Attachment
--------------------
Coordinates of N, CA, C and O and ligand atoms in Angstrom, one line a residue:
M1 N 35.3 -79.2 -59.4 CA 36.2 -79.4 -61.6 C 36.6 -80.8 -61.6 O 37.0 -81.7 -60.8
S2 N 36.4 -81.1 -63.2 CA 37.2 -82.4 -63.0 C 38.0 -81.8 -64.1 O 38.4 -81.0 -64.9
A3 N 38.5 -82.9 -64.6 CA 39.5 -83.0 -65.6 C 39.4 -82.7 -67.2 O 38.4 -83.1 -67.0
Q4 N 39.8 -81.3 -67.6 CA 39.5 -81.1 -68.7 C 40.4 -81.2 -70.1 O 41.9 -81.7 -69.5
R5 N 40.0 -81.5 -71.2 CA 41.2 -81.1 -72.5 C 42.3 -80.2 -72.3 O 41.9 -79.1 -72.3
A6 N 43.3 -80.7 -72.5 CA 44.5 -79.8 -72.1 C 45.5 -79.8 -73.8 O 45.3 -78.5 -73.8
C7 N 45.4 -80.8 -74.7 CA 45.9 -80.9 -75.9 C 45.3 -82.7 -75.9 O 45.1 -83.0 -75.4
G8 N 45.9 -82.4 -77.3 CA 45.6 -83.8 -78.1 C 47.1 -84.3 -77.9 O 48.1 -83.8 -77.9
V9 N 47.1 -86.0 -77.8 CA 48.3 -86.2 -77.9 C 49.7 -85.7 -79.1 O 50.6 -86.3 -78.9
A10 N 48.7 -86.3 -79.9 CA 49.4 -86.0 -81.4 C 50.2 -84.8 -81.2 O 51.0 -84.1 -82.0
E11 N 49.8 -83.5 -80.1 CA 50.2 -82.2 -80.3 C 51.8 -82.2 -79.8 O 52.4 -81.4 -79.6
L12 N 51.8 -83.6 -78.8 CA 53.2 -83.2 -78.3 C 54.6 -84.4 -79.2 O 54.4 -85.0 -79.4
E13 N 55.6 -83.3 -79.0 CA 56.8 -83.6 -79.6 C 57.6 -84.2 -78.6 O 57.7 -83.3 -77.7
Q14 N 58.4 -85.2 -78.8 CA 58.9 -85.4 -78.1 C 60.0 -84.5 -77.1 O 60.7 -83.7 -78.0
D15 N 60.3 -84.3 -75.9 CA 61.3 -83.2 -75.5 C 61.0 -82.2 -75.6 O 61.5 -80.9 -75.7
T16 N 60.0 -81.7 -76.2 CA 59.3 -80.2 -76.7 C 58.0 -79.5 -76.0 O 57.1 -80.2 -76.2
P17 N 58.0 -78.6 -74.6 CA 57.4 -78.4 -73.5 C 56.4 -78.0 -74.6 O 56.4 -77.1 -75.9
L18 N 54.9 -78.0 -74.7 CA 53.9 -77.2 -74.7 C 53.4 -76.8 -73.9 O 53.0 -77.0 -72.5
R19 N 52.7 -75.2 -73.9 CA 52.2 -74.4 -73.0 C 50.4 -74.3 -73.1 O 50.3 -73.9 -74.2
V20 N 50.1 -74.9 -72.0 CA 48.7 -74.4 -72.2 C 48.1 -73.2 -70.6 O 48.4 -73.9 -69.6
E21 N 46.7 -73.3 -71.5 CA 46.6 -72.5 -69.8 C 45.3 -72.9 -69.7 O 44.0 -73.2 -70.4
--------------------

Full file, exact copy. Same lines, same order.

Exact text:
Coordinates of N, CA, C and O and ligand atoms in Angstrom, one line a residue:
M1 N 35.3 -79.2 -59.4 CA 36.2 -79.4 -61.6 C 36.6 -80.8 -61.6 O 37.0 -81.7 -60.8
S2 N 36.4 -81.1 -63.2 CA 37.2 -82.4 -63.0 C 38.0 -81.8 -64.1 O 38.4 -81.0 -64.9
A3 N 38.5 -82.9 -64.6 CA 39.5 -83.0 -65.6 C 39.4 -82.7 -67.2 O 38.4 -83.1 -67.0
Q4 N 39.8 -81.3 -67.6 CA 39.5 -81.1 -68.7 C 40.4 -81.2 -70.1 O 41.9 -81.7 -69.5
R5 N 40.0 -81.5 -71.2 CA 41.2 -81.1 -72.5 C 42.3 -80.2 -72.3 O 41.9 -79.1 -72.3
A6 N 43.3 -80.7 -72.5 CA 44.5 -79.8 -72.1 C 45.5 -79.8 -73.8 O 45.3 -78.5 -73.8
C7 N 45.4 -80.8 -74.7 CA 45.9 -80.9 -75.9 C 45.3 -82.7 -75.9 O 45.1 -83.0 -75.4
G8 N 45.9 -82.4 -77.3 CA 45.6 -83.8 -78.1 C 47.1 -84.3 -77.9 O 48.1 -83.8 -77.9
V9 N 47.1 -86.0 -77.8 CA 48.3 -86.2 -77.9 C 49.7 -85.7 -79.1 O 50.6 -86.3 -78.9
A10 N 48.7 -86.3 -79.9 CA 49.4 -86.0 -81.4 C 50.2 -84.8 -81.2 O 51.0 -84.1 -82.0
E11 N 49.8 -83.5 -80.1 CA 50.2 -82.2 -80.3 C 51.8 -82.2 -79.8 O 52.4 -81.4 -79.6
L12 N 51.8 -83.6 -78.8 CA 53.2 -83.2 -78.3 C 54.6 -84.4 -79.2 O 54.4 -85.0 -79.4
E13 N 55.6 -83.3 -79.0 CA 56.8 -83.6 -79.6 C 57.6 -84.2 -78.6 O 57.7 -83.3 -77.7
Q14 N 58.4 -85.2 -78.8 CA 58.9 -85.4 -78.1 C 60.0 -84.5 -77.1 O 60.7 -83.7 -78.0
D15 N 60.3 -84.3 -75.9 CA 61.3 -83.2 -75.5 C 61.0 -82.2 -75.6 O 61.5 -80.9 -75.7
T16 N 60.0 -81.7 -76.2 CA 59.3 -80.2 -76.7 C 58.0 -79.5 -76.0 O 57.1 -80.2 -76.2
P17 N 58.0 -78.6 -74.6 CA 57.4 -78.4 -73.5 C 56.4 -78.0 -74.6 O 56.4 -77.1 -75.9
L18 N 54.9 -78.0 -74.7 CA 53.9 -77.2 -74.7 C 53.4 -76.8 -73.9 O 53.0 -77.0 -72.5
R19 N 52.7 -75.2 -73.9 CA 52.2 -74.4 -73.0 C 50.4 -74.3 -73.1 O 50.3 -73.9 -74.2
V20 N 50.1 -74.9 -72.0 CA 48.7 -74.4 -72.2 C 48.1 -73.2 -70.6 O 48.4 -73.9 -69.6
E21 N 46.7 -73.3 -71.5 CA 46.6 -72.5 -69.8 C 45.3 -72.9 -69.7 O 44.0 -73.2 -70.4